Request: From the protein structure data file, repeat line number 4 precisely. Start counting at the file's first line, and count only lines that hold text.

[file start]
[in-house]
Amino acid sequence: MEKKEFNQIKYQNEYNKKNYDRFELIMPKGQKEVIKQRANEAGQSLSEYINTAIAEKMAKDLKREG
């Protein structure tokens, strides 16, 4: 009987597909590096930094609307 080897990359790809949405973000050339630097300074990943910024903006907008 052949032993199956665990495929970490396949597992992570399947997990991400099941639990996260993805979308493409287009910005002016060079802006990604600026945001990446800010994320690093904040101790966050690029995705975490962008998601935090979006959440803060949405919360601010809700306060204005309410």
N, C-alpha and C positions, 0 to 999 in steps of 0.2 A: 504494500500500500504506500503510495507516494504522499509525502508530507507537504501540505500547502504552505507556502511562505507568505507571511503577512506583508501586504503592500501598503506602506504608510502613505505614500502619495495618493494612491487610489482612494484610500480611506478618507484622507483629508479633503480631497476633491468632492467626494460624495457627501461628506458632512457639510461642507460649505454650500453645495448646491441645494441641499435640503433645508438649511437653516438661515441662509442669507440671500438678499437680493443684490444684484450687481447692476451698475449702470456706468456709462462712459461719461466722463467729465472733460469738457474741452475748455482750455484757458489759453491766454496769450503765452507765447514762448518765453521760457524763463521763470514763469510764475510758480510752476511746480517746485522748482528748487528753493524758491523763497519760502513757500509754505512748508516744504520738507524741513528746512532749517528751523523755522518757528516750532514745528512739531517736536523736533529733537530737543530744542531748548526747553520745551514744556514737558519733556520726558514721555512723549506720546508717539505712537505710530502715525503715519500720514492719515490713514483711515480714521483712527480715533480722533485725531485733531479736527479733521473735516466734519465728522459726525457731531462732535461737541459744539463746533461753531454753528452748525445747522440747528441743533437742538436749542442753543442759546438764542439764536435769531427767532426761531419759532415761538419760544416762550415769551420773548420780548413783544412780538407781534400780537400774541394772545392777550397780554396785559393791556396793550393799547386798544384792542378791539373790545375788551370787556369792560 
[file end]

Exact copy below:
N, C-alpha and C positions, 0 to 999 in steps of 0.2 A: 504494500500500500504506500503510495507516494504522499509525502508530507507537504501540505500547502504552505507556502511562505507568505507571511503577512506583508501586504503592500501598503506602506504608510502613505505614500502619495495618493494612491487610489482612494484610500480611506478618507484622507483629508479633503480631497476633491468632492467626494460624495457627501461628506458632512457639510461642507460649505454650500453645495448646491441645494441641499435640503433645508438649511437653516438661515441662509442669507440671500438678499437680493443684490444684484450687481447692476451698475449702470456706468456709462462712459461719461466722463467729465472733460469738457474741452475748455482750455484757458489759453491766454496769450503765452507765447514762448518765453521760457524763463521763470514763469510764475510758480510752476511746480517746485522748482528748487528753493524758491523763497519760502513757500509754505512748508516744504520738507524741513528746512532749517528751523523755522518757528516750532514745528512739531517736536523736533529733537530737543530744542531748548526747553520745551514744556514737558519733556520726558514721555512723549506720546508717539505712537505710530502715525503715519500720514492719515490713514483711515480714521483712527480715533480722533485725531485733531479736527479733521473735516466734519465728522459726525457731531462732535461737541459744539463746533461753531454753528452748525445747522440747528441743533437742538436749542442753543442759546438764542439764536435769531427767532426761531419759532415761538419760544416762550415769551420773548420780548413783544412780538407781534400780537400774541394772545392777550397780554396785559393791556396793550393799547386798544384792542378791539373790545375788551370787556369792560 